2. Practice for a positive hat and a negative hat
Once you've committed your story to your heart and your mind, find two friends. Ask the first to wear a positive hat and the second to wear a negative hat. By giving someone permission, actually asking them to find negative things, you will learn what you can improve and at the same time it won't hurt your feelings, because you are asking them to find something wrong no matter what. Knowing that the person is working hard to find something wrong, you get to decide if its something you want to change or not. But you get the valuable feedback you need to get better. Your positive person will build the confidence you need to remember you can and will do this.

3. Remember a human being sits in front of you, not an alien
Take a moment to introduce yourself. Find common ground. When you remember the person sitting in front of you is just another normal human, it takes the nerves away. It also helps them to feel comfortable with you, which is important for building a positive relationship.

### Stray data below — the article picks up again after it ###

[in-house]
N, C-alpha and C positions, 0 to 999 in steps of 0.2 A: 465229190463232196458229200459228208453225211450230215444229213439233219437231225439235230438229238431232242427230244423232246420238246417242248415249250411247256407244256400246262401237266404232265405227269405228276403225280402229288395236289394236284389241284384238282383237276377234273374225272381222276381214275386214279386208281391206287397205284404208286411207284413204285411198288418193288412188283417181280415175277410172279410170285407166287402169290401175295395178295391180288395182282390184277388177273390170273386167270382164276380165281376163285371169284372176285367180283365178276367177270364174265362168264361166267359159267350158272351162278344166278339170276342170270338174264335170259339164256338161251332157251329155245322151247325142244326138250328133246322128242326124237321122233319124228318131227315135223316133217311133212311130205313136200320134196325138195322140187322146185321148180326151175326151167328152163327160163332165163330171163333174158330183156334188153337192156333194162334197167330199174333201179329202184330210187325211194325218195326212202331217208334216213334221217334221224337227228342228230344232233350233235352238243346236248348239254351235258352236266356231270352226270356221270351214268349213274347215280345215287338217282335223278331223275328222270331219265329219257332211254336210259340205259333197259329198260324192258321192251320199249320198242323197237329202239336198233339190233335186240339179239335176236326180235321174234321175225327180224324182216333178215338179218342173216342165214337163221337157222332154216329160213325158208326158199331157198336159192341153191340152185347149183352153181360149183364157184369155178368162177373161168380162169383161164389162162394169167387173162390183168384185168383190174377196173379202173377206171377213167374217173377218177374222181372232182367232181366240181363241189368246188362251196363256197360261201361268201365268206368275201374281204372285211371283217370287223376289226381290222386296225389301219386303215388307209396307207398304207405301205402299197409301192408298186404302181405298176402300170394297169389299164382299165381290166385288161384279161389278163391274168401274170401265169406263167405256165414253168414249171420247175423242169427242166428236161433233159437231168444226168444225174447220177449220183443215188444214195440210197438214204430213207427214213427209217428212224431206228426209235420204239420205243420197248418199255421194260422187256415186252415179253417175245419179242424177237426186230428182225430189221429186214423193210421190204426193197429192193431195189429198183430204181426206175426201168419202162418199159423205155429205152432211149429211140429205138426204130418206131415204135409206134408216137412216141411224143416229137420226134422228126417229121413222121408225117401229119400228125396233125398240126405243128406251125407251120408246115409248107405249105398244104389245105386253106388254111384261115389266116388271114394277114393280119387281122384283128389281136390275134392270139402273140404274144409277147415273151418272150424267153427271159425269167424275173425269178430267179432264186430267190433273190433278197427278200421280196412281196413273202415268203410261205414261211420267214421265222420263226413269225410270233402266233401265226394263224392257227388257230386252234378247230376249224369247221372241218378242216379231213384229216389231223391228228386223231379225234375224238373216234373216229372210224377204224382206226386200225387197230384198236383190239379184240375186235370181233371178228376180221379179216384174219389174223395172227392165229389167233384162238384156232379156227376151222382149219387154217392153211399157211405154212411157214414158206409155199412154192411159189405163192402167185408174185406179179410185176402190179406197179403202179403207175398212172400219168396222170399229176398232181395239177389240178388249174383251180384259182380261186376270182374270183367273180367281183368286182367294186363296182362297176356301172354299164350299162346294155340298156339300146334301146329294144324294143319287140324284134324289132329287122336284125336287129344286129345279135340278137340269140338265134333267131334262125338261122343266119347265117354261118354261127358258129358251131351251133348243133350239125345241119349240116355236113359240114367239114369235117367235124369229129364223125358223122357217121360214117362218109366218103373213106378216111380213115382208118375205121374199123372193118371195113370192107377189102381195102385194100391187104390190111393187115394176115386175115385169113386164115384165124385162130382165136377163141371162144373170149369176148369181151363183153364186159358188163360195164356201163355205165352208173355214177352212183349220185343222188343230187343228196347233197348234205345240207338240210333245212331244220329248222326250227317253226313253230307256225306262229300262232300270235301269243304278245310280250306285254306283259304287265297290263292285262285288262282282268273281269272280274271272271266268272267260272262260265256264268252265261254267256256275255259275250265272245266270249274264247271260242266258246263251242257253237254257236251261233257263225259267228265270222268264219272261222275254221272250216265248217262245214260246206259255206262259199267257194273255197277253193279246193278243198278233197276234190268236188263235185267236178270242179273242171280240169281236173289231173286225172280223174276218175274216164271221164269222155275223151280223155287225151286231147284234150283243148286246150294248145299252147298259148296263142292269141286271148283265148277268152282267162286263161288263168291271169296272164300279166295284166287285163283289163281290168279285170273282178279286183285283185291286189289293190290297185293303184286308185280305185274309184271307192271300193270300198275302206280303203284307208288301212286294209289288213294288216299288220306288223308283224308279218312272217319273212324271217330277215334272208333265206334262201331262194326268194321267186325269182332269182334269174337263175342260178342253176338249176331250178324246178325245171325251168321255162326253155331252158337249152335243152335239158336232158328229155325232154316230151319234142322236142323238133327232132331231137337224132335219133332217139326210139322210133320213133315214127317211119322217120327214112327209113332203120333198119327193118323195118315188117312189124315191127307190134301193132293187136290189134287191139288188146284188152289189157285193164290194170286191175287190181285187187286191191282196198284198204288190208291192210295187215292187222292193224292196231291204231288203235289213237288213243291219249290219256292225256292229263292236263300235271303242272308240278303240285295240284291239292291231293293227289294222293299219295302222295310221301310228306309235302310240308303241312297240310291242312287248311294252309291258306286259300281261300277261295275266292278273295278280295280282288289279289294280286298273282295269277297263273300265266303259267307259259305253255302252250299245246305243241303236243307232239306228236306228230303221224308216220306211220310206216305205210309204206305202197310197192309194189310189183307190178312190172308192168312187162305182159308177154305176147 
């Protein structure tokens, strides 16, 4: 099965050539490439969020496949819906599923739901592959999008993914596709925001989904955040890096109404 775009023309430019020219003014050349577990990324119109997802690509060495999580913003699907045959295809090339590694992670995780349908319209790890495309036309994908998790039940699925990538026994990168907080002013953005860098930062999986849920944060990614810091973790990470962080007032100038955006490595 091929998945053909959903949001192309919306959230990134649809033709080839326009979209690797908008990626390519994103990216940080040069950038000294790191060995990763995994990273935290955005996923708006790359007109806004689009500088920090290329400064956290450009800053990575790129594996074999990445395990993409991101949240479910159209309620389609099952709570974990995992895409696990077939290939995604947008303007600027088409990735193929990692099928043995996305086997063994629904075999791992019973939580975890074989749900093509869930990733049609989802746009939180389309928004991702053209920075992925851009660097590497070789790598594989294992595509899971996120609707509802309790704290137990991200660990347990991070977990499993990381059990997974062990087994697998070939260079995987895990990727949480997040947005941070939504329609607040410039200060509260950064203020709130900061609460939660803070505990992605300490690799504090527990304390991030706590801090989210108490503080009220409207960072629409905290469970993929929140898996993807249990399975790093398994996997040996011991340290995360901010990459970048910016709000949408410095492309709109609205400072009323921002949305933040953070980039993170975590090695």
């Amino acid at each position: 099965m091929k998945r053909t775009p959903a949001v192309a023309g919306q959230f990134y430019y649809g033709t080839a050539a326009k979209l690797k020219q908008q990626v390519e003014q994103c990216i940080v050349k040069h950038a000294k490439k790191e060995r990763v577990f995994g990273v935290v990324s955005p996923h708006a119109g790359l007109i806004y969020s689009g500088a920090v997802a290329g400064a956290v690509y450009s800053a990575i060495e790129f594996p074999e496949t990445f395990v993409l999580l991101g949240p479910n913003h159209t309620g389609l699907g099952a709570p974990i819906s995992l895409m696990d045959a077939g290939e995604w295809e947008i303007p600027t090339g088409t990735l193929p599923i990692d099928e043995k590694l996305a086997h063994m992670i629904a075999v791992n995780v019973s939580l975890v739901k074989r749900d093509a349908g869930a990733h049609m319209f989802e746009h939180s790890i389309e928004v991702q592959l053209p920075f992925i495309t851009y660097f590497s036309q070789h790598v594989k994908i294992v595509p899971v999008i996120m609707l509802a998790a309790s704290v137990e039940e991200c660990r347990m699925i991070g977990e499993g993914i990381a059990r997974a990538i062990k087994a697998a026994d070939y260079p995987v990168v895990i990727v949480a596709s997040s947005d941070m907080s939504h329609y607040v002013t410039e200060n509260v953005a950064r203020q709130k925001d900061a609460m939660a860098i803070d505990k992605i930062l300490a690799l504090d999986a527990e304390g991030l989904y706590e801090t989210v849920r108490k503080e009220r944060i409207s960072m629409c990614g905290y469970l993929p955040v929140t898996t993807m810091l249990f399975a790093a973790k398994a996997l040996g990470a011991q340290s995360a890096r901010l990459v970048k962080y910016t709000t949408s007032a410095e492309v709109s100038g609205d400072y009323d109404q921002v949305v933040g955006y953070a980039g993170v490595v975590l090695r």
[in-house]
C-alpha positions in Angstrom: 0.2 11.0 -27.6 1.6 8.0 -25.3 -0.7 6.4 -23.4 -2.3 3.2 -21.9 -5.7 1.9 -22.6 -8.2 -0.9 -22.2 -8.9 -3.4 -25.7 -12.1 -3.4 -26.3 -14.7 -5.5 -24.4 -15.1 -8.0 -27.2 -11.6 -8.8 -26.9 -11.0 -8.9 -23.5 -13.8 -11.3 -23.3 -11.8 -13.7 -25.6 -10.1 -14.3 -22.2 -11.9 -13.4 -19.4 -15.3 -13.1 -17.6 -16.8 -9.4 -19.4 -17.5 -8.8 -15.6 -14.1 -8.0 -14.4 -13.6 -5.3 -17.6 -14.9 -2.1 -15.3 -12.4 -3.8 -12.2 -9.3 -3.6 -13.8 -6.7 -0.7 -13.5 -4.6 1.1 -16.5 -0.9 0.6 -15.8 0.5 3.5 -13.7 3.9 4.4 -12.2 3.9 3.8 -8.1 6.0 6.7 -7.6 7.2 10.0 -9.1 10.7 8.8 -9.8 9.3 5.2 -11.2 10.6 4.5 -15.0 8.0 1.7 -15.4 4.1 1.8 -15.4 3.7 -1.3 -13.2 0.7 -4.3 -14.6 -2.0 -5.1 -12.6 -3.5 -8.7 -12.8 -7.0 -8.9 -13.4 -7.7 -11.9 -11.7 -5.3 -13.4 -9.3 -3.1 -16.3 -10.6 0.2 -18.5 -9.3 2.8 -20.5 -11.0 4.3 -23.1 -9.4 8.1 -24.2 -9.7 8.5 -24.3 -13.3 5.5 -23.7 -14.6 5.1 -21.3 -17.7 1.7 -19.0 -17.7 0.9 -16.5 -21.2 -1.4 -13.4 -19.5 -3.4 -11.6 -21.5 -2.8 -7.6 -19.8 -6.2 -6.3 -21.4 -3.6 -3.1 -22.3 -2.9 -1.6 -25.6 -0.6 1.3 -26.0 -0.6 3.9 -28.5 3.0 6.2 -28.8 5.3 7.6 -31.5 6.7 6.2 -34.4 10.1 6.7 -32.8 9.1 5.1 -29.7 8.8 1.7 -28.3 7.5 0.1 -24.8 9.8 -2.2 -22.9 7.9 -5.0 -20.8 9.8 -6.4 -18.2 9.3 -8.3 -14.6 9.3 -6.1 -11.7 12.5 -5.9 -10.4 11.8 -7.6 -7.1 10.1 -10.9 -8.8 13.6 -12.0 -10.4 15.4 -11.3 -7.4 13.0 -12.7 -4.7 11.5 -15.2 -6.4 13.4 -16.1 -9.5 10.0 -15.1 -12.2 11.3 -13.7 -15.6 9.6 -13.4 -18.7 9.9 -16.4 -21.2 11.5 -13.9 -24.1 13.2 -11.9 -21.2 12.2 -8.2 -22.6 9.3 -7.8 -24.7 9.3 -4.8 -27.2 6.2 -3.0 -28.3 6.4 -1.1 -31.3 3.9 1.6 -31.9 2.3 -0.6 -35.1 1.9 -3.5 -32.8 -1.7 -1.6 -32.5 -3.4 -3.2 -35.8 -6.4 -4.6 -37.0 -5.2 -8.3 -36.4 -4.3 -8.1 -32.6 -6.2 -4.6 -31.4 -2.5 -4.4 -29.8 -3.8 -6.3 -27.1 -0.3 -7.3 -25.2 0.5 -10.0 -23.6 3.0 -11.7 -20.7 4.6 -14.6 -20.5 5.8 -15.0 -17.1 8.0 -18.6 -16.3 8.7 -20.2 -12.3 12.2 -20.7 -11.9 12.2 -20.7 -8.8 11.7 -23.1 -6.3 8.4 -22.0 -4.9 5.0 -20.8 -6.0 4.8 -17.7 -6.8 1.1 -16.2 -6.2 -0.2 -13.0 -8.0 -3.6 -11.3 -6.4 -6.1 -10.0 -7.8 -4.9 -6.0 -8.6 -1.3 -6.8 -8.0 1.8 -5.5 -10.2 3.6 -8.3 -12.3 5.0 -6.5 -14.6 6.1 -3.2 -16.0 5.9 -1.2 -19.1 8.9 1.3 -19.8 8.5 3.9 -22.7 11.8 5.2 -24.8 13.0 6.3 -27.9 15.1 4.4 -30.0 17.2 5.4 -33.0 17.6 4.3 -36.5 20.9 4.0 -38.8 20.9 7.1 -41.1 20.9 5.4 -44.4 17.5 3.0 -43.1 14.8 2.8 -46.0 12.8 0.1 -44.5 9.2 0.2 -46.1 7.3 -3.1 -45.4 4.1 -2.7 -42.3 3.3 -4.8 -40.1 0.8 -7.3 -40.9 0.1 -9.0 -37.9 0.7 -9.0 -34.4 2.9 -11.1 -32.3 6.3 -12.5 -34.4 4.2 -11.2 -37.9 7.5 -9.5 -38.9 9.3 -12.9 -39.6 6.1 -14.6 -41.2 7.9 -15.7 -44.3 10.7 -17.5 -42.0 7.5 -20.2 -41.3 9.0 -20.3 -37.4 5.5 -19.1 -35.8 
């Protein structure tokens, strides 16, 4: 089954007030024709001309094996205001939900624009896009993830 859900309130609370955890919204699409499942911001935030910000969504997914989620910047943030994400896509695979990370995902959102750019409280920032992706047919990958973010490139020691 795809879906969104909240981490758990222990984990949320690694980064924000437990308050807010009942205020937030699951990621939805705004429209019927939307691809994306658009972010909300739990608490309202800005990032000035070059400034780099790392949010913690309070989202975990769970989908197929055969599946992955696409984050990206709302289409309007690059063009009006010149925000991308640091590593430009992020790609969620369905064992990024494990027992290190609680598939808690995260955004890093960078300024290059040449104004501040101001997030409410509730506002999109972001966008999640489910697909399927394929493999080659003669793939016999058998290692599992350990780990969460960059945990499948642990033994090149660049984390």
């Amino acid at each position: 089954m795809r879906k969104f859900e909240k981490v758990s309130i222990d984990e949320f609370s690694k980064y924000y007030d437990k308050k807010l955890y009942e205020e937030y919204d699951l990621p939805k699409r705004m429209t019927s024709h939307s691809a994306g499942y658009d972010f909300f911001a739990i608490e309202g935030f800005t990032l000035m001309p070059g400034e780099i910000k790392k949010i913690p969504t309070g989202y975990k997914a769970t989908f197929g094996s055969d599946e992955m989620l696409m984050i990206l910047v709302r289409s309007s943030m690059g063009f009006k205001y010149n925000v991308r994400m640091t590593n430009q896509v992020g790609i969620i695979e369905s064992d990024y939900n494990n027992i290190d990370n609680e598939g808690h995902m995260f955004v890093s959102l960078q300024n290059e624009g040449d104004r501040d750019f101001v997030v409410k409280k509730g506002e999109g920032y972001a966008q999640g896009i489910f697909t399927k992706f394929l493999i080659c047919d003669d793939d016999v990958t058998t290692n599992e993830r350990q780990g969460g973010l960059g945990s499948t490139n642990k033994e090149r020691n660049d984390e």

4. Be the super hero you already are
Don't doubt yourself. You've got this. You can do it. Research shows that if you stand for five minutes with your shoulders squared and your hands on your hips, super-style, you will feel more confident. Give it a try before you pitch. It just might help!

Tuesday, September 16, 2014

Letting the music do the rest...

When I was a freshman in high school I lived my life for my music. The top ten hits that year were:
1. Hold On, Wilson Phillips
2. It Must Have Been Love, Roxette
3. Nothing Compares 2 U, Sinéad O'Connor
4. Poison , Bell Biv Devoe
5. Vogue, Madonna
6. Vision of Love, Mariah Carey
7. Another Day In Paradise, Phil Collins
8. Hold On, En Vogue
9. Cradle of Love, Billy Idol
10. Blaze of Glory, Jon Bon Jovi

There were three things I knew with 100% certainty. First, Jon Bon Jovi would eventually realize that I was the love of his life. Second, Roxette knew me, really knew me, like no one else (she clearly sang It Must Have Been Love for me alone). Lastly, Madonna was the best dressed human on earth. Everything else, from boys to school work was a little less clear to me. I spent so many hours alone in my room, listening to music. I didn't just listen to chart toppers, either. I liked the Pursuit of Happiness and their under-appreciated sudo-hit "Shave Your Legs", which I understand way more at 38 than I ever did at 14.

The book I'm writing right now has a music theme and I'm trying to relive those magic moments when a song didn't take me back to a memory, but compelled me forward to a hope. A time when life was a series of "what-it's," terrifying and tantalizing at the same time. A time when I had so many feelings I didn't know what to do with that it seemed like music was the only was to siphon them off and into the world.